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Sites UnseenArchitecture, Race, and American Literature$
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William A. Gleason

Print publication date: 2011

Print ISBN-13: 9780814732465

Published to NYU Press Scholarship Online: March 2016

DOI: 10.18574/nyu/9780814732465.001.0001

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Introduction Race, Writing, Architecture

Introduction Race, Writing, Architecture

American Patterns

Chapter:
(p.1) Introduction Race, Writing, Architecture
Source:
Sites Unseen
Author(s):

William A. Gleason

Publisher:
NYU Press
DOI:10.18574/nyu/9780814732465.003.0006

This introductory chapter describes how the book looks at author Charles Chestnutt's work and the state of late nineteenth-century American architecture in exploring architectural representations. These include the built environment of slavery and sites that had largely been overlooked or ignored by scholars otherwise interested in the intersections between literature and architecture. The book generally seeks to make cultural and material practices that have gone largely unremarked visible and significant. Instead of focusing exclusively on the grand, the book examines some of the overlooked plots and structures that can and should inform a more comprehensive consideration of the literary and cultural meanings of American architecture. This chapter presents some of the texts and objects in which race, architecture, and representation have been inextricably linked in the U.S. in the nineteenth and early twentieth centuries.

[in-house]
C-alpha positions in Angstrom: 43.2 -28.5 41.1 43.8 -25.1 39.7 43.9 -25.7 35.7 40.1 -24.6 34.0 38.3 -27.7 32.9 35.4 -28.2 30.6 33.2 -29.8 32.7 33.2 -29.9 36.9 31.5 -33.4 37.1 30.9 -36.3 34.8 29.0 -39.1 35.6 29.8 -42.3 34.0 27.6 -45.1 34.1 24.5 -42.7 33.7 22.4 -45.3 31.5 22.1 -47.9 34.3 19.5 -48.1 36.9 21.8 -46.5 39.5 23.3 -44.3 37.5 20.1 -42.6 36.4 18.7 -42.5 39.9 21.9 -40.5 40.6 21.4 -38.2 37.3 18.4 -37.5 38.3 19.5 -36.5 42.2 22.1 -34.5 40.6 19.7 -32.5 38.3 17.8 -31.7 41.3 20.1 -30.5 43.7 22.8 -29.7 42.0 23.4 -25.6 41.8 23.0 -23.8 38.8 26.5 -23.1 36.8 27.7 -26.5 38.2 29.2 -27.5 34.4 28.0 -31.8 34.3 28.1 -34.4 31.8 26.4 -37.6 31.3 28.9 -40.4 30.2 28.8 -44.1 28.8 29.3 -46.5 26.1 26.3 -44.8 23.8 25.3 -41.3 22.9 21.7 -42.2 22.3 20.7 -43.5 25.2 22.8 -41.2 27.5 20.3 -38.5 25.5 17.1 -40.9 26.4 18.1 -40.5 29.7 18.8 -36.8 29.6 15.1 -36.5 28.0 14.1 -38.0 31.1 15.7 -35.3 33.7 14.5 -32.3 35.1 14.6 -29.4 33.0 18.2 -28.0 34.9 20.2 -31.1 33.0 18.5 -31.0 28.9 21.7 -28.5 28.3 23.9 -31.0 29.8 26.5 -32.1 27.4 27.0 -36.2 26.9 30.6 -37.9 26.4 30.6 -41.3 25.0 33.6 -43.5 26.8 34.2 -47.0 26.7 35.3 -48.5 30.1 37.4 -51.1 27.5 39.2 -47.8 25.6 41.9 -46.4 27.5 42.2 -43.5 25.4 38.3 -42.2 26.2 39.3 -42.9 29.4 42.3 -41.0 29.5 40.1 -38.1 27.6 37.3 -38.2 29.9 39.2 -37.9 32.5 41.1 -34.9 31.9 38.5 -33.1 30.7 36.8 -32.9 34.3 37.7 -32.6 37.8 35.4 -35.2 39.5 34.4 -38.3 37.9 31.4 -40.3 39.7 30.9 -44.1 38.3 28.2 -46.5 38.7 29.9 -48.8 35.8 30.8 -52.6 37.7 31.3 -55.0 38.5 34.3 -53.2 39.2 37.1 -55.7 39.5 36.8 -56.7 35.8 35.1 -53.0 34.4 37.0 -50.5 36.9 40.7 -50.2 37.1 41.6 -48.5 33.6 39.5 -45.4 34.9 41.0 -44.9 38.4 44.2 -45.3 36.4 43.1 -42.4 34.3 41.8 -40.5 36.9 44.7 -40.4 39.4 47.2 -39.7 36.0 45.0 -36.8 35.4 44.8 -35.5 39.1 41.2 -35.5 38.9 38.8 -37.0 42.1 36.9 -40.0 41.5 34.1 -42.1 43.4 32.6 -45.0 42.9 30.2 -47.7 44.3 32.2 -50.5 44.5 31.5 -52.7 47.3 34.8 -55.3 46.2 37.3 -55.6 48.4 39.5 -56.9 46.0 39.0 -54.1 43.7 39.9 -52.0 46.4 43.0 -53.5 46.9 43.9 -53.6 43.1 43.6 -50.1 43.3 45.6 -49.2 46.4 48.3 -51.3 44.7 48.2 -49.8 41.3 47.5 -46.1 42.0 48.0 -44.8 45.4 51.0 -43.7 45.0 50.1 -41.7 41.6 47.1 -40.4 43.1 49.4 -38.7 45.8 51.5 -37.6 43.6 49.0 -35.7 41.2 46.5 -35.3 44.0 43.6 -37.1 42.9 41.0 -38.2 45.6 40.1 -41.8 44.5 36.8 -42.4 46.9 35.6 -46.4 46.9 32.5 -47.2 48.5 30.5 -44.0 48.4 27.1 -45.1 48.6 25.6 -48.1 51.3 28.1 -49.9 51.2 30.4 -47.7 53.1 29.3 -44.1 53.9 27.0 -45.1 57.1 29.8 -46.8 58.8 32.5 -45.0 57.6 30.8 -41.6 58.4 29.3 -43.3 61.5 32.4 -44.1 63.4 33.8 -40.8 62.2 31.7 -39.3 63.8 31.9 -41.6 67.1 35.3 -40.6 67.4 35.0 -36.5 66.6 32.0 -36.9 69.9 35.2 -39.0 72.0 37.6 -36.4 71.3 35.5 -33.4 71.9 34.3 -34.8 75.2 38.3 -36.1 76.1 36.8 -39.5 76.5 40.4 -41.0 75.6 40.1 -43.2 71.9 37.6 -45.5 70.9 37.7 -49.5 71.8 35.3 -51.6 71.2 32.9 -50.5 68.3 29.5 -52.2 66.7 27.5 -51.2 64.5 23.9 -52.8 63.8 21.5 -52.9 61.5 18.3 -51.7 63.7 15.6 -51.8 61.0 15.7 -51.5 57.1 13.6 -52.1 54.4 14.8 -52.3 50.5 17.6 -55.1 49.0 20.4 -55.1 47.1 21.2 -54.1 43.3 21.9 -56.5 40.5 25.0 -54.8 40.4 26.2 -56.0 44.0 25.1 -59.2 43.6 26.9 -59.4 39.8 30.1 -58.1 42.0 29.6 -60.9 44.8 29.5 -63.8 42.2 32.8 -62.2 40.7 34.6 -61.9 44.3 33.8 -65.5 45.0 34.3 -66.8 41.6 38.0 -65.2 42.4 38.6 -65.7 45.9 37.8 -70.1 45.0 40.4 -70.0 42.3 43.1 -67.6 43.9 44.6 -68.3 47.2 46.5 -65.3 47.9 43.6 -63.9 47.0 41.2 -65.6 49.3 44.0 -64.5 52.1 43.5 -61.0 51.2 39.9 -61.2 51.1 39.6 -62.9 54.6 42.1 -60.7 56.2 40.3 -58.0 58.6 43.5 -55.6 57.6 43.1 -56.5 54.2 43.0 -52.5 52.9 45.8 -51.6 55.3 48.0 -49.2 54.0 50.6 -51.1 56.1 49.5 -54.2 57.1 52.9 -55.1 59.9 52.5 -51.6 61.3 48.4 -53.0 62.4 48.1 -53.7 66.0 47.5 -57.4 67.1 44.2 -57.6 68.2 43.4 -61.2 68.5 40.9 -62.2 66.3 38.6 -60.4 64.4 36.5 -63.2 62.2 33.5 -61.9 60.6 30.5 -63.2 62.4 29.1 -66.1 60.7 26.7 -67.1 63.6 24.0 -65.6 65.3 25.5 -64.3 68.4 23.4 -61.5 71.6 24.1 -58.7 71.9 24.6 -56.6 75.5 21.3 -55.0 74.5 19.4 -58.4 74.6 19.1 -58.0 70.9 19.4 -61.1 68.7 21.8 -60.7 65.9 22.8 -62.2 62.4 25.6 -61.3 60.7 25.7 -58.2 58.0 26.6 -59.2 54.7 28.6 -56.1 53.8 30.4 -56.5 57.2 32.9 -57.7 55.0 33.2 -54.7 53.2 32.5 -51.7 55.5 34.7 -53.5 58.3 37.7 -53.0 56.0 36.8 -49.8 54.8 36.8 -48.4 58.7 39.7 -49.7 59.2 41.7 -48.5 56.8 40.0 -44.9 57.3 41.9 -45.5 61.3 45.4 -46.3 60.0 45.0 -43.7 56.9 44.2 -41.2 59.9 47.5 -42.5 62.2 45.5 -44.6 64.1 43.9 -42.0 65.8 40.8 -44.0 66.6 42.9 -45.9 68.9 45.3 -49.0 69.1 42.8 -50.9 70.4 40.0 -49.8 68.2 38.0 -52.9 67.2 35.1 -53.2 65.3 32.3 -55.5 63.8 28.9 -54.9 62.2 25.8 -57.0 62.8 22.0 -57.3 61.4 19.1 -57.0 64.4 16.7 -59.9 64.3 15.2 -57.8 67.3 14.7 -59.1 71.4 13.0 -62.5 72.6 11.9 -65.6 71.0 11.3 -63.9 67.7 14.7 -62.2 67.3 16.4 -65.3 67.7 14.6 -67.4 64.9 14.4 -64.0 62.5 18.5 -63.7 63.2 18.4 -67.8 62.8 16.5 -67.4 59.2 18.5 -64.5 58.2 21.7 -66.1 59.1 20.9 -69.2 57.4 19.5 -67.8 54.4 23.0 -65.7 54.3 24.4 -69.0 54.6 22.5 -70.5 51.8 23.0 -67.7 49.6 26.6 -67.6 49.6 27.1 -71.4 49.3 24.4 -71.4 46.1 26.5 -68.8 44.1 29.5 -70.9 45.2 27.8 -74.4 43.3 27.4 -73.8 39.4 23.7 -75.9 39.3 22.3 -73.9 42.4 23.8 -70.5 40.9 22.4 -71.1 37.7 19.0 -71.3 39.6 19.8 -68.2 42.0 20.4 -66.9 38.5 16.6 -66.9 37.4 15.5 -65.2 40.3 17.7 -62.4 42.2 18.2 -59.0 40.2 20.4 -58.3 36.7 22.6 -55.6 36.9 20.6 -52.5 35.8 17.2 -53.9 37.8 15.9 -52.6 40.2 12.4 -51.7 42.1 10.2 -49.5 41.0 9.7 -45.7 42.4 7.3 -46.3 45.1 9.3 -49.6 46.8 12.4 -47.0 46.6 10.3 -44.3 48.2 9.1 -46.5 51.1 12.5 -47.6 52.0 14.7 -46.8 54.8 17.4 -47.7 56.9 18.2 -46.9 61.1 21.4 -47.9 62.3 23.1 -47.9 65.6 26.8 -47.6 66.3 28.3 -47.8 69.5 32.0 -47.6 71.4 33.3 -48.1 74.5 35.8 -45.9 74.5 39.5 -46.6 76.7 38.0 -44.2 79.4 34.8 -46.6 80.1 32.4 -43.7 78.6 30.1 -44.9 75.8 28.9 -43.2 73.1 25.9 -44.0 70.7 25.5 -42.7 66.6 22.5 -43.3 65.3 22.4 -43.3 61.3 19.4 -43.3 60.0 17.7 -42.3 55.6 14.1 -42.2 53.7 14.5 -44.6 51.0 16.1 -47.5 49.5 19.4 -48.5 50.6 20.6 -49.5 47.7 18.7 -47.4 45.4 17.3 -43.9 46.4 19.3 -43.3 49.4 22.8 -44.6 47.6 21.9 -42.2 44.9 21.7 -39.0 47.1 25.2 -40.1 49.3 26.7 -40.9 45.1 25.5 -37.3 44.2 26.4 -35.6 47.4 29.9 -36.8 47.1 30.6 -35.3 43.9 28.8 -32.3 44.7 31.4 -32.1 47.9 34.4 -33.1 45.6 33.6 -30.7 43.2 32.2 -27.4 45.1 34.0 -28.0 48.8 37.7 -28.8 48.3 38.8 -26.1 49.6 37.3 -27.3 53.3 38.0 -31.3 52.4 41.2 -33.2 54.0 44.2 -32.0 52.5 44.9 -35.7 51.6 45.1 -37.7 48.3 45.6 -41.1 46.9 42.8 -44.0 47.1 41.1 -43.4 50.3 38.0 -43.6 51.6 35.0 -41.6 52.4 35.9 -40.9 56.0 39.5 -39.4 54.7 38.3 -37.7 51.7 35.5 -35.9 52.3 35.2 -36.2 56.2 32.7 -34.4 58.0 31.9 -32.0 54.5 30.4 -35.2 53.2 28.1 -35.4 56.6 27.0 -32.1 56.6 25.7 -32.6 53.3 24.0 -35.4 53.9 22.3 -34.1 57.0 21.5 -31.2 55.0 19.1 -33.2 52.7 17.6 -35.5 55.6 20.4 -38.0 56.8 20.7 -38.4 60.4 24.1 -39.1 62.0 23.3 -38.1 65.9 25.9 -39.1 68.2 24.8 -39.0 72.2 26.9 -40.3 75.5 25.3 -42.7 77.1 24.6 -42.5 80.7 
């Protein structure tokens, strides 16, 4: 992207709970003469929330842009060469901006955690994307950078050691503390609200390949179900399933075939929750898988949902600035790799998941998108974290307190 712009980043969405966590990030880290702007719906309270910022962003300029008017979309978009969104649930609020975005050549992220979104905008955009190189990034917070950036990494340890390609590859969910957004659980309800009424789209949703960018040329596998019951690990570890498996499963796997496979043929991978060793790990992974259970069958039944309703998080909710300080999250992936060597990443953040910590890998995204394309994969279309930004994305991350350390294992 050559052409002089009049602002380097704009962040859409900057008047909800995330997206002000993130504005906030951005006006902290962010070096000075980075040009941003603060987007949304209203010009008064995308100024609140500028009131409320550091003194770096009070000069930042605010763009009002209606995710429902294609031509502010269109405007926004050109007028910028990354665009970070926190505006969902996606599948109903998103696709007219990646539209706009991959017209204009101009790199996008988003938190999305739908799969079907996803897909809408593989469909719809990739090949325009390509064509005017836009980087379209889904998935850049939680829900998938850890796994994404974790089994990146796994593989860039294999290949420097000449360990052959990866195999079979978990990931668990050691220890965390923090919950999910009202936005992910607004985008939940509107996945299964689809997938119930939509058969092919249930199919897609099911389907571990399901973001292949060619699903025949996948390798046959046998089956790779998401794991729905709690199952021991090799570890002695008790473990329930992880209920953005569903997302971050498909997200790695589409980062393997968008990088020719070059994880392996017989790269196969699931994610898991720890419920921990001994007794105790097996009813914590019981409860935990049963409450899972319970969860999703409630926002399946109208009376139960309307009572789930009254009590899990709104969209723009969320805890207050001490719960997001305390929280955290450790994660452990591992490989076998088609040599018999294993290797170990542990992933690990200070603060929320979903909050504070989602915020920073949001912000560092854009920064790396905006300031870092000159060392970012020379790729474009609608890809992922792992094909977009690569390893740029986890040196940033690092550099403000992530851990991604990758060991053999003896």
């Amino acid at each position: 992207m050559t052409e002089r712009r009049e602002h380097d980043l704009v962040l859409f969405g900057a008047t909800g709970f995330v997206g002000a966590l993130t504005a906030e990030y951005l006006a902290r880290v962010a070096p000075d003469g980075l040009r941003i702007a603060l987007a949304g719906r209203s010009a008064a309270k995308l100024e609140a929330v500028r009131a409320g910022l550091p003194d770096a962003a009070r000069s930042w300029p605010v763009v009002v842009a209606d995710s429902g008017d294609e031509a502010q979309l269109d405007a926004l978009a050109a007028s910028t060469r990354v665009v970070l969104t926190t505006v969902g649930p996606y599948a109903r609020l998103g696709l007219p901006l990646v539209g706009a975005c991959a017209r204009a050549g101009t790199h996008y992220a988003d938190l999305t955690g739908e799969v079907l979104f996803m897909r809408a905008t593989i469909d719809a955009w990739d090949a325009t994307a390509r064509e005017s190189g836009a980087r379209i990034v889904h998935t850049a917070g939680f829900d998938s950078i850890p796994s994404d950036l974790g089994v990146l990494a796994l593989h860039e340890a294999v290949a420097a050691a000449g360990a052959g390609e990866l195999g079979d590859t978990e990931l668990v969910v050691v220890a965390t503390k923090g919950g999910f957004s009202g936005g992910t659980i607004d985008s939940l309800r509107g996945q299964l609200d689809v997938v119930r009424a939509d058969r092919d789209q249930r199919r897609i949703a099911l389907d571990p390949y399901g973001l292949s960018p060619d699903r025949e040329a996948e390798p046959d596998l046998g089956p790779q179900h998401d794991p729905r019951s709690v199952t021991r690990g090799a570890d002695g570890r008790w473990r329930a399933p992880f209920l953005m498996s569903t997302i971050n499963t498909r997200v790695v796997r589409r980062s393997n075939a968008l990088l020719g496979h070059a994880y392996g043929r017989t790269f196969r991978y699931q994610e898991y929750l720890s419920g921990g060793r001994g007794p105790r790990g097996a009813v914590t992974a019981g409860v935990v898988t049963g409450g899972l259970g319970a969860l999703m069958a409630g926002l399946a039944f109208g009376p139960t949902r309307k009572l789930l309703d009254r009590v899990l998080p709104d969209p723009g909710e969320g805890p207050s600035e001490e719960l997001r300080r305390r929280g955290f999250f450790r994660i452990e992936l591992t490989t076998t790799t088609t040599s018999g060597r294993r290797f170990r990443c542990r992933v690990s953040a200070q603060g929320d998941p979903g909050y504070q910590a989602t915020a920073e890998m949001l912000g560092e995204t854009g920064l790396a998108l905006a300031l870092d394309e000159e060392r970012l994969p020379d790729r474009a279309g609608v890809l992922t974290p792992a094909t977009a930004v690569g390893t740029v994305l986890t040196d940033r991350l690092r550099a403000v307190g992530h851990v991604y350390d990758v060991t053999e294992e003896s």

Keywords:   American architecture, architectural representations, Charles Chestnutt, literature, race

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